NICOLA Sturgeon’s Government is at the centre of a criminal investigation over the leak of highly sensitive allegations relating to the Alex Salmond sexual misconduct case.

In a letter to the former First Minister’s team, the Information Commissioner’s Office (ICO) wrote that it appears an offence may have been committed over the unauthorised disclosure to a tabloid newspaper.

The correspondence also reveals that Salmond's complaint was passed last year to the ICO’s Criminal Investigations team.

The SNP Government is at loggerheads with the former First Minister over the way civil servants handled complaints about his alleged behaviour when he was in office.

Two women accused Salmond of sexual misconduct, complaints which led to an internal probe followed by a referral to the police.

Salmond, who denies the allegations, successfully challenged the process in court after the Government admitted flaws in the investigation.

The Government breached its own policy after appointing an investigating officer who had previously been in contact with the two women who made the allegations.

After his court victory, Salmond repeated his call for Leslie Evans, the Government’s most senior civil servant, to quit, and he pointedly refused to offer an olive branch to First Minister Nicola Sturgeon.

She and her Government face a raft of inquiries which may focus on the cost of the botched probe as well Sturgeon’s decision to meet Salmond repeatedly during the investigation.

The ICO, which is responsible for looking into data protection breaches, last week confirmed Salmond had “raised a concern” with the watchdog, adding that they are “currently making enquiries with the Scottish government”.

However, details of a letter sent by the ICO in November shows the seriousness of the probe, which relates to a leak to a newspaper about the Salmond case.

The letter states: “From the information provided, it appears that an offence contrary to Section 170 of the [Data Protection] Act may have been committed.”

This part of the legislation creates a criminal offence if a person “knowingly or recklessly” obtains or discloses personal data without the consent of the “data controller”.

Various defences exist, such as if a person charged with an offence proves that the “obtaining, disclosing, procuring or retaining” of the data was necessary for the purposes of preventing or detecting crime. A public interest defence is also enshrined in the statute.

The letter continued: “In these circumstances, the Scottish Government is the data controller of Mr Salmond’s personal data when it is being processed for the purposes of the internal misconduct investigation.

“This complaint has been allocated to the Criminal Investigations team to investigate the subject matter.”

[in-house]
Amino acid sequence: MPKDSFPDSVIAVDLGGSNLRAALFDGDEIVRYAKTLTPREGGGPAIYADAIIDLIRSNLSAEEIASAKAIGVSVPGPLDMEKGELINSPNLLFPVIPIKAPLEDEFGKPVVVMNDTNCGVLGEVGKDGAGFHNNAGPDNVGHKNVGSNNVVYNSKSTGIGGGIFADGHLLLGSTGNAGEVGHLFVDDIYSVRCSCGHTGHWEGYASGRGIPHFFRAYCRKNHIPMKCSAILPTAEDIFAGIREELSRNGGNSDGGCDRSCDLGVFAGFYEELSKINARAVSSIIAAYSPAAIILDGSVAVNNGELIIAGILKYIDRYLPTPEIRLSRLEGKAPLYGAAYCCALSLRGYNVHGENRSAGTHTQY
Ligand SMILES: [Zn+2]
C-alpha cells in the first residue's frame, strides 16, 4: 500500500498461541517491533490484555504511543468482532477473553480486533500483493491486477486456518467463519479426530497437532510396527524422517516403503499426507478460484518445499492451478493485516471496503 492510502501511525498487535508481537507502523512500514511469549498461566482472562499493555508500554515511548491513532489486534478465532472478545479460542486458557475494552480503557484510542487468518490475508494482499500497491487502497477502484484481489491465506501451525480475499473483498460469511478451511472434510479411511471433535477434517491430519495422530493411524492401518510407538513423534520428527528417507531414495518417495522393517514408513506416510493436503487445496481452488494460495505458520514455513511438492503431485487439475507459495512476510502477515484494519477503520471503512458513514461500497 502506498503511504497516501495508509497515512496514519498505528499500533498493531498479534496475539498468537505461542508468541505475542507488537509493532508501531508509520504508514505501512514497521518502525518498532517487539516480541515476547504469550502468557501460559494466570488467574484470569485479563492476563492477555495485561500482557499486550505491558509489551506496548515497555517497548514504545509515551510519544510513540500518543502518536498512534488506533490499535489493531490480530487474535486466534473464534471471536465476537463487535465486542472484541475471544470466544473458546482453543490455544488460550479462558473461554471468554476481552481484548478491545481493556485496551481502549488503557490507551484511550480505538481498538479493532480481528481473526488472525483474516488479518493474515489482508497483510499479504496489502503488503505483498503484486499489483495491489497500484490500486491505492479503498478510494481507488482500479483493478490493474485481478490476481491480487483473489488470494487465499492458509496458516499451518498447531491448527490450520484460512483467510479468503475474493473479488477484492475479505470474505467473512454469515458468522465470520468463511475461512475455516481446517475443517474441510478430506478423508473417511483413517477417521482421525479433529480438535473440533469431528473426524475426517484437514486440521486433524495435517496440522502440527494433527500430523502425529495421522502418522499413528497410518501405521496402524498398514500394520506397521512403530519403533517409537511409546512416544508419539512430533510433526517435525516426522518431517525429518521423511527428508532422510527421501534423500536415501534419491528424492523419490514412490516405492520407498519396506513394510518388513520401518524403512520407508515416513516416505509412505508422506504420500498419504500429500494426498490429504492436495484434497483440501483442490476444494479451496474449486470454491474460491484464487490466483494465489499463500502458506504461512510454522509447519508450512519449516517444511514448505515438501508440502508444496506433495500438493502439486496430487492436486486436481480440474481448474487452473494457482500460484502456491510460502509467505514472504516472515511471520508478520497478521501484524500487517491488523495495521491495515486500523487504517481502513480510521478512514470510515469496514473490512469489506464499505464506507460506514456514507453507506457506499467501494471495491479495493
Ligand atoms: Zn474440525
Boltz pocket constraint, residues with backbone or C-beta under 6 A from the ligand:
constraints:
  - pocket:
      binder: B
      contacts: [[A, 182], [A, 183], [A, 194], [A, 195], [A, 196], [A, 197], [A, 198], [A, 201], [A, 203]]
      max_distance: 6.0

According to the ICO website, this team can carry out search warrants on the premises of suspects to recover evidence during investigations.

The letter added that the watchdog would write to the Government to request any evidence of unlawful disclosures and to identify any person responsible for the alleged data breach.

A source said the fault lay with the leaker, not the newspaper that published the story.

Salmond was incensed by the August leak and accused someone in Government of "sustained leaking" of the "most unfair kind". Allies of Salmond hope the ICO probe will flush out the leaker.

He said in August: “Confidentiality is at the heart of a just procedure and is necessary for both complainers and those complained about. If it is breached, then who is going to complain in future with confidence and how can the person complained about secure any fairness?”

Speaking after last week’s court hearing, the former First Minister returned to the same subjected:

“I’ve been deeply troubled throughout the case by the leaking of confidential information by whoever. Any complaints process has to be transparent, balanced, fair and confidential. That’s in the interests of the complainers and those complained about.”

In another development last week, the Government said it had found no evidence of a data breach relating to the Salmond case.

The Government, following its own internal review, concluded it was "satisfied" that information relating to the case was processed correctly.

An ICO spokesperson said: “Mr Salmond is happy for us to confirm he has raised a concern with the ICO and we are currently making enquiries with the Scottish Government.”

A spokesperson for Salmond said: “There is an ongoing police inquiry and we are making no comment, on or off the record."

A Scottish Government spokesperson said: “This process was ongoing within the Scottish Government for eight months and was kept entirely confidential throughout that period.

“The Scottish Government has never commented on the content of the allegations against Mr Salmond and we will not do so.

“As a precaution and in line with our legal obligations, we instructed a detailed review into our handling of Mr Salmond’s data in August 2018. We are satisfied that information relating to this case has been processed in accordance with our legal and information handling obligations, and that there is no evidence of any data breach.

“We are currently in the process of sharing this information with the Information Commissioner.”

Scottish Tory MSP Annie Wells said: “Once again it looks like the Scottish Government might have made a significant error in the handling of this case. If there has been a data breach here then it reaffirms the utter shambles that they have made of this investigation.

“We can’t lose sight of the fact that the complaints against Alex Salmond by these two women are falling apart because of how poorly this is being handled.”